Boy it has been a long, long, looooong time since I’ve made lasagna, and I would like to thank the #365Recipes project for giving me an excuse to bring it back into my life, even if momentarily.
As you may know, I have been steadily cutting meat out of my diet in favor of a vegetarian (even sometimes vegan) way of life. I know I will never be 100% vegetarian or vegan, at least not in the very near future – I do still love meat, particularly red meat. I just think that my instances of eating meat will become less and less over time, gradually, most likely, to none at all. But I am not quite there yet, and I just can’t envision a ‘plain’ lasagna, as much as I love cheese. So here you have my meat consumption for the week in the form of a serving at dinner the other night and a few servings for lunches this week.
This is another one of those recipes that I dug out of the archives. I used to make lasagna all the time when I was first learning how to cook – so often, in fact, that I went to a store to buy one of those countertop glass canisters that was tall enough to hold the curly lasagna noodles! But lasagna is a labor of love, and things like moving and college and career paths and pets and a baby gradually nudged lasagna off my weekly menu plans.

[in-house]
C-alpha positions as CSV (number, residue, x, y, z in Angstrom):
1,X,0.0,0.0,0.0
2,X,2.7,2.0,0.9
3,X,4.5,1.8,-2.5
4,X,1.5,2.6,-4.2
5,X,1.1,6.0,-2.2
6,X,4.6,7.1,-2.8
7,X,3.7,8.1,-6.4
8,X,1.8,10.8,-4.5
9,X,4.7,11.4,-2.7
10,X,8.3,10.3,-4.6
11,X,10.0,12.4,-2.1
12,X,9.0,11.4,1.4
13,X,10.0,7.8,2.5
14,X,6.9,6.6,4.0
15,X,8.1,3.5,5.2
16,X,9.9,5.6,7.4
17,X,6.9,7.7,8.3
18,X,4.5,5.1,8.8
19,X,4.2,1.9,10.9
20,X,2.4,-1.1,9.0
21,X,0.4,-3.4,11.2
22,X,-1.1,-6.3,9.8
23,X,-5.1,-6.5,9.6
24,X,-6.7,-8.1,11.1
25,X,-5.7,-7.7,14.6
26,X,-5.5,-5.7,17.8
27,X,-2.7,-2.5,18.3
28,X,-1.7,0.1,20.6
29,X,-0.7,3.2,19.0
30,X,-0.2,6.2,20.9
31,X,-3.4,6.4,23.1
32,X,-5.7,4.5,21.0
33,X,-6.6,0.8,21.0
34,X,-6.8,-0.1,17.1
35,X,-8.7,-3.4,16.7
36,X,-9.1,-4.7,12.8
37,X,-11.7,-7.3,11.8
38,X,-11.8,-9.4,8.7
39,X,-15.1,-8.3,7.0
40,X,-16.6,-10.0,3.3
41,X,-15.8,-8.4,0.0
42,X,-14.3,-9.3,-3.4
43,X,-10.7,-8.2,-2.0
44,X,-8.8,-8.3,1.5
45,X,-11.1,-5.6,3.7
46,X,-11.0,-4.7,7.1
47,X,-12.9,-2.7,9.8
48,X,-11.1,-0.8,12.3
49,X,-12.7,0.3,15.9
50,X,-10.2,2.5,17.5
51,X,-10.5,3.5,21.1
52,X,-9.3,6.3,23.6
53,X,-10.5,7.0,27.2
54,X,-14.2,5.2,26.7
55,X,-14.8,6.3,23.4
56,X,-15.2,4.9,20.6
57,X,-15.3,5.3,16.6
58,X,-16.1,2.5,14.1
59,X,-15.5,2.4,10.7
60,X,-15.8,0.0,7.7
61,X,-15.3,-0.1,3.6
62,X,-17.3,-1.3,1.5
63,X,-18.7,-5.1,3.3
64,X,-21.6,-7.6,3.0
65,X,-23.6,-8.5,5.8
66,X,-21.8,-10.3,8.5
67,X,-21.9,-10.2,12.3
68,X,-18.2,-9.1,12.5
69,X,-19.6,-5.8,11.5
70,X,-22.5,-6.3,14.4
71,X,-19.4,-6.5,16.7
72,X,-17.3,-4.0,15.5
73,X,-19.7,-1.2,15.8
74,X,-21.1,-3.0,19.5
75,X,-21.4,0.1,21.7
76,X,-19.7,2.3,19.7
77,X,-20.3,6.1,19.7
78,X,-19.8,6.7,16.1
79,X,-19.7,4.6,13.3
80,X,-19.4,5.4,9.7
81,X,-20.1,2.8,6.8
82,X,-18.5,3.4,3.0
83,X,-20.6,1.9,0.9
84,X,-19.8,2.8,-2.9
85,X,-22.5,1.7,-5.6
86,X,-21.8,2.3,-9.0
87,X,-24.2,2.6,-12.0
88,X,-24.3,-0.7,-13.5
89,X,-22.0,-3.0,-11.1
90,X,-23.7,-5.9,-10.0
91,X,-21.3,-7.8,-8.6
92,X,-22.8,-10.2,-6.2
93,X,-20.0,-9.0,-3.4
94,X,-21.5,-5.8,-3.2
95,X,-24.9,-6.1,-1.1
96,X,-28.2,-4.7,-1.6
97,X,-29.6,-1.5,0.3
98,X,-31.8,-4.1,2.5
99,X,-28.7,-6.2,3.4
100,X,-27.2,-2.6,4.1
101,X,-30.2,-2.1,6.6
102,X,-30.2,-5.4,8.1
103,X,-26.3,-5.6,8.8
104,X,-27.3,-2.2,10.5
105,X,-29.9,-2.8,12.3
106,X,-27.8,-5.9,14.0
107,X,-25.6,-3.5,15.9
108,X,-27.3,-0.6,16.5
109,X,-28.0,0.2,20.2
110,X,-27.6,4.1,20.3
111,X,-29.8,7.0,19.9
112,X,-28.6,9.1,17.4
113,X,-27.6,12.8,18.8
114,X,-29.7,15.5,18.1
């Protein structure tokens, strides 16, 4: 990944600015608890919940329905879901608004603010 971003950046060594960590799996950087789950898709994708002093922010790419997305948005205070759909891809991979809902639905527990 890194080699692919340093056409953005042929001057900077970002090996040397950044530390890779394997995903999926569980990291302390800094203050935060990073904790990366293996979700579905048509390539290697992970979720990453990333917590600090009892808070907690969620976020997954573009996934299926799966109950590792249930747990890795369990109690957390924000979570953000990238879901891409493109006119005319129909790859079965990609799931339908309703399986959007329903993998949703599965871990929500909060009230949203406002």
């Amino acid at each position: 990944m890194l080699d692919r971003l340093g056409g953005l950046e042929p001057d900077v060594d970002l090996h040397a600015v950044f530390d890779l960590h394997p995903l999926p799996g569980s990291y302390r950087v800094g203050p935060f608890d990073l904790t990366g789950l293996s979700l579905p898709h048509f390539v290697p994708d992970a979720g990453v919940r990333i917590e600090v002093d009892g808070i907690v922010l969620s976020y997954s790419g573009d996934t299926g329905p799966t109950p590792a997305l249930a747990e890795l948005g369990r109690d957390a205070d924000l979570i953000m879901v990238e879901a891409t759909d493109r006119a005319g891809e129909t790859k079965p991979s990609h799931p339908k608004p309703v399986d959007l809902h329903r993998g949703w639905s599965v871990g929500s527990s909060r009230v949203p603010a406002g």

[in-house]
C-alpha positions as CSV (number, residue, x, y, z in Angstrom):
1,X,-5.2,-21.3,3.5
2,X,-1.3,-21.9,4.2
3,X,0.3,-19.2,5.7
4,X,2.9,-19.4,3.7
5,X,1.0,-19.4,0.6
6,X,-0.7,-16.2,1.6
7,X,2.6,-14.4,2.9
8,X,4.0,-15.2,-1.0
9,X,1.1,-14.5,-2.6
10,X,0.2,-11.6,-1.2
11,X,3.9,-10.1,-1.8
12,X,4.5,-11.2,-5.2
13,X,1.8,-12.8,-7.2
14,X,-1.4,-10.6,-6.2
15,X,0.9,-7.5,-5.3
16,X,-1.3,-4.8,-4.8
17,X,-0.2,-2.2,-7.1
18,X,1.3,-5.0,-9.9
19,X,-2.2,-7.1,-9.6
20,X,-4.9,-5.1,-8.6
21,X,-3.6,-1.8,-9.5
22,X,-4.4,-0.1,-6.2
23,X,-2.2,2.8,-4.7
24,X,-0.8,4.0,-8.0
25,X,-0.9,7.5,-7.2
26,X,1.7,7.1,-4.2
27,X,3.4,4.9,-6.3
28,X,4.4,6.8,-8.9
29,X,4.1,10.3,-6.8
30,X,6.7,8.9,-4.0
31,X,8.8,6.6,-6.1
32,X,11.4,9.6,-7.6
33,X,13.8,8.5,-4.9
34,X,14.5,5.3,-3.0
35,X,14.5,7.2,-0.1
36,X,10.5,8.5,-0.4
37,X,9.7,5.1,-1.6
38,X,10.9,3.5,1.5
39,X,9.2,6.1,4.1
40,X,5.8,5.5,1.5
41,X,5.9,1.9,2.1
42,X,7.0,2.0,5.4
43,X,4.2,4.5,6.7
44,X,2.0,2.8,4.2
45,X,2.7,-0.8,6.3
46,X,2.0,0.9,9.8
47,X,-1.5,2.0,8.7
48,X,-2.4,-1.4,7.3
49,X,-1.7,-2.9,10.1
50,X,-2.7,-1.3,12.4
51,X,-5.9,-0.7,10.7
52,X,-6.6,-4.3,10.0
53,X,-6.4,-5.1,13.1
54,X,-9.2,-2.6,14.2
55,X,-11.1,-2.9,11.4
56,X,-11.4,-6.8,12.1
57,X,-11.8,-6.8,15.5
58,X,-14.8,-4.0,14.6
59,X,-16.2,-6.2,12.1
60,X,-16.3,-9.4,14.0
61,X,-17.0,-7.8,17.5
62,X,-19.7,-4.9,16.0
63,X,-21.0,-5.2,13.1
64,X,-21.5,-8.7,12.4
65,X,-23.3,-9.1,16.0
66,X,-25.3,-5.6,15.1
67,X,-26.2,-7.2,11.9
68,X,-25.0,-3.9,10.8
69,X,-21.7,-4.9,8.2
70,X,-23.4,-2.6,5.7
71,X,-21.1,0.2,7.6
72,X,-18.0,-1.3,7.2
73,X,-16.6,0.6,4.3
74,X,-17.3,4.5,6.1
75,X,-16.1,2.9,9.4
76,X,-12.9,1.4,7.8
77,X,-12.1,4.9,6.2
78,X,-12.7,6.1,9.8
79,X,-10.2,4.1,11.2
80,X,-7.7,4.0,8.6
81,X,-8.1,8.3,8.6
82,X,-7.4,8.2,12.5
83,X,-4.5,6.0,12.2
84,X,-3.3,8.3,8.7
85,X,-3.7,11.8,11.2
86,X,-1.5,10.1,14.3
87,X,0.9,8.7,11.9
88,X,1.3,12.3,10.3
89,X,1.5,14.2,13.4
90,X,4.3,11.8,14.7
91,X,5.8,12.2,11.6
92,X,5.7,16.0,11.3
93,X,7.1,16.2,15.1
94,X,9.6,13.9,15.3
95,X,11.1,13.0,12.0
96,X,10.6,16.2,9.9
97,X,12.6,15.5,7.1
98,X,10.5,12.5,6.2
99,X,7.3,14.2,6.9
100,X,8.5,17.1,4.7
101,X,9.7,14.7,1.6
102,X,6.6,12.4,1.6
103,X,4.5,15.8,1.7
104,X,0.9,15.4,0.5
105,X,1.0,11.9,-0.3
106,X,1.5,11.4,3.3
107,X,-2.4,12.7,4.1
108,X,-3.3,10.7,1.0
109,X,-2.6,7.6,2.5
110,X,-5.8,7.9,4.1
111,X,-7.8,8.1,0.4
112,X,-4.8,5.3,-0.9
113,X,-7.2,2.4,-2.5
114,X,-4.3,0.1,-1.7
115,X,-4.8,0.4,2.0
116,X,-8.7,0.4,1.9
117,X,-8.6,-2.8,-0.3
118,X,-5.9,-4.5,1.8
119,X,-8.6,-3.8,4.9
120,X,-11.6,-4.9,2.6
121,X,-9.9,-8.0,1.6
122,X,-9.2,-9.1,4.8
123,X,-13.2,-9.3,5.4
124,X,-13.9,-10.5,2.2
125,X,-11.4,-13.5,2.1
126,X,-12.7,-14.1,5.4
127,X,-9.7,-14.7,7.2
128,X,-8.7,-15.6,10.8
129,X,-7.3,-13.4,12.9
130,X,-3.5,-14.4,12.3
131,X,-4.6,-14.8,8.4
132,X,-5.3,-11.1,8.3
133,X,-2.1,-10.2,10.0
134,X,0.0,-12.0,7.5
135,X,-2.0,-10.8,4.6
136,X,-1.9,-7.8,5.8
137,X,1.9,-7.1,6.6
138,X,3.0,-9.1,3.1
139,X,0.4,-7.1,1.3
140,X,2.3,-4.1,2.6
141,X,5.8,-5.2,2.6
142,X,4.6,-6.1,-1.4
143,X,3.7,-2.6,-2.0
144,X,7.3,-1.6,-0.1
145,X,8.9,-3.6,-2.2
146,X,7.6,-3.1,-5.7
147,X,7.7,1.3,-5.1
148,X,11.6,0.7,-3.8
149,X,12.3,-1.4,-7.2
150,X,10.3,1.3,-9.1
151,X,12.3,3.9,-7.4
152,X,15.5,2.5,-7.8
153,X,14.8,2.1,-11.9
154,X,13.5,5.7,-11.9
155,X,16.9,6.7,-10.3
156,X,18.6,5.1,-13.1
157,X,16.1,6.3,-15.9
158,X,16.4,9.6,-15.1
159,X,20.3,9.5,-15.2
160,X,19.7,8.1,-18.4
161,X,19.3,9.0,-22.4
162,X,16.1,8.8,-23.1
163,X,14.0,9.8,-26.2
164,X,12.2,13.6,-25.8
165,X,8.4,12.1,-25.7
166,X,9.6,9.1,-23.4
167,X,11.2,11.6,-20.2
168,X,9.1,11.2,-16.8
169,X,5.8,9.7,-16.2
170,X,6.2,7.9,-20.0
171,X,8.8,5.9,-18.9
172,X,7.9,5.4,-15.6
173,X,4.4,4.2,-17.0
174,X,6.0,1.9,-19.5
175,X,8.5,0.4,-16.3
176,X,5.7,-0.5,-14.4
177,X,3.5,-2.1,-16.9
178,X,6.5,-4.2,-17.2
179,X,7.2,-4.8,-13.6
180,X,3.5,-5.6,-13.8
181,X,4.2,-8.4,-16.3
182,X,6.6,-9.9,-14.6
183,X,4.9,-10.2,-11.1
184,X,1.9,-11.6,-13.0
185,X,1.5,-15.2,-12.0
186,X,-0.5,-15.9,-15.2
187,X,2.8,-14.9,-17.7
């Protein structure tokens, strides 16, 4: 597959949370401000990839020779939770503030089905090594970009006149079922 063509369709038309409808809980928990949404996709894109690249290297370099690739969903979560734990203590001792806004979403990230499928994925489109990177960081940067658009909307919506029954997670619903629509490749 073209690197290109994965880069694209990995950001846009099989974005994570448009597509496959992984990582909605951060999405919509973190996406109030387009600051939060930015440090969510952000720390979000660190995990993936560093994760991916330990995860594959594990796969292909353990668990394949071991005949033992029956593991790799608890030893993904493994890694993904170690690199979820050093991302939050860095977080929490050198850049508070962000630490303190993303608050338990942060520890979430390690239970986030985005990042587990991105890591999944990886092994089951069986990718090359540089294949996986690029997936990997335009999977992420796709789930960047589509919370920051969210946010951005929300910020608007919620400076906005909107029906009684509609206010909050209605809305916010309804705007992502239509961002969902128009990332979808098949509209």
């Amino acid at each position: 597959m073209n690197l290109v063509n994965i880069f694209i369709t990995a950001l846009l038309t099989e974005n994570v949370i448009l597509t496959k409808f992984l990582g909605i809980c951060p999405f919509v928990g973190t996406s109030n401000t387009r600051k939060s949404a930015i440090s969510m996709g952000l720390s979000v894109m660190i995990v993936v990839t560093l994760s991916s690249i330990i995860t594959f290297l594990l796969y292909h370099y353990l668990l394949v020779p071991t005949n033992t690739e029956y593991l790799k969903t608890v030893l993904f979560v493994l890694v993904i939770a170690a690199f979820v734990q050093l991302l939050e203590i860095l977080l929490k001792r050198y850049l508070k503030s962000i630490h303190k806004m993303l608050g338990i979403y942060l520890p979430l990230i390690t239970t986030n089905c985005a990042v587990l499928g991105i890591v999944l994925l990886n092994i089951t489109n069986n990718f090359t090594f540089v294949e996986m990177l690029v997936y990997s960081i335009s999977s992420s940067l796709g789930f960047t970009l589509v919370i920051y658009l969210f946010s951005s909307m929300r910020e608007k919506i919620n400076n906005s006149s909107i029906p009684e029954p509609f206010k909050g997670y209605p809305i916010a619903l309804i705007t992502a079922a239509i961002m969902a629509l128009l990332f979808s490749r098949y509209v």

I couldn’t even tell you where this recipe originally came from, but I can tell you that I have modded it quite a lot over the years. I do recall the original recipe calling for big cans of diced tomatoes, which work just fine if you like a runny red sauce. Once I discovered crushed tomatoes I switched to using those. I believe I also upped the tomato paste content because I love a thick, meaty red sauce. And the ricotta mixture has been modified to use only egg yolks instead of full eggs, because egg yolks alone result in an amazingly creamy ricotta layer that makes this lasagna just heavenly.
Lasagna is not an easy dish to photograph. Professionals will let the lasagna cool down almost entirely before cutting into it and putting it on a plate to properly display all the delicious layers. Who has time for that? I want to eat my lasagna when it’s hot, and one of the things you should know about this food blogger is that she eats what she cooks, so seconds after a photo is snapped, she is shoving that food into her face!
I don’t let my lasagna “cool” or “come to room temperature”. Pffft. I like to photograph food the way it’s going to be eaten. I don’t know anyone who waits till it cools down.
This is all a nice way of saying, excuse the photo, just trust me and make the recipe. Have I ever let you down?
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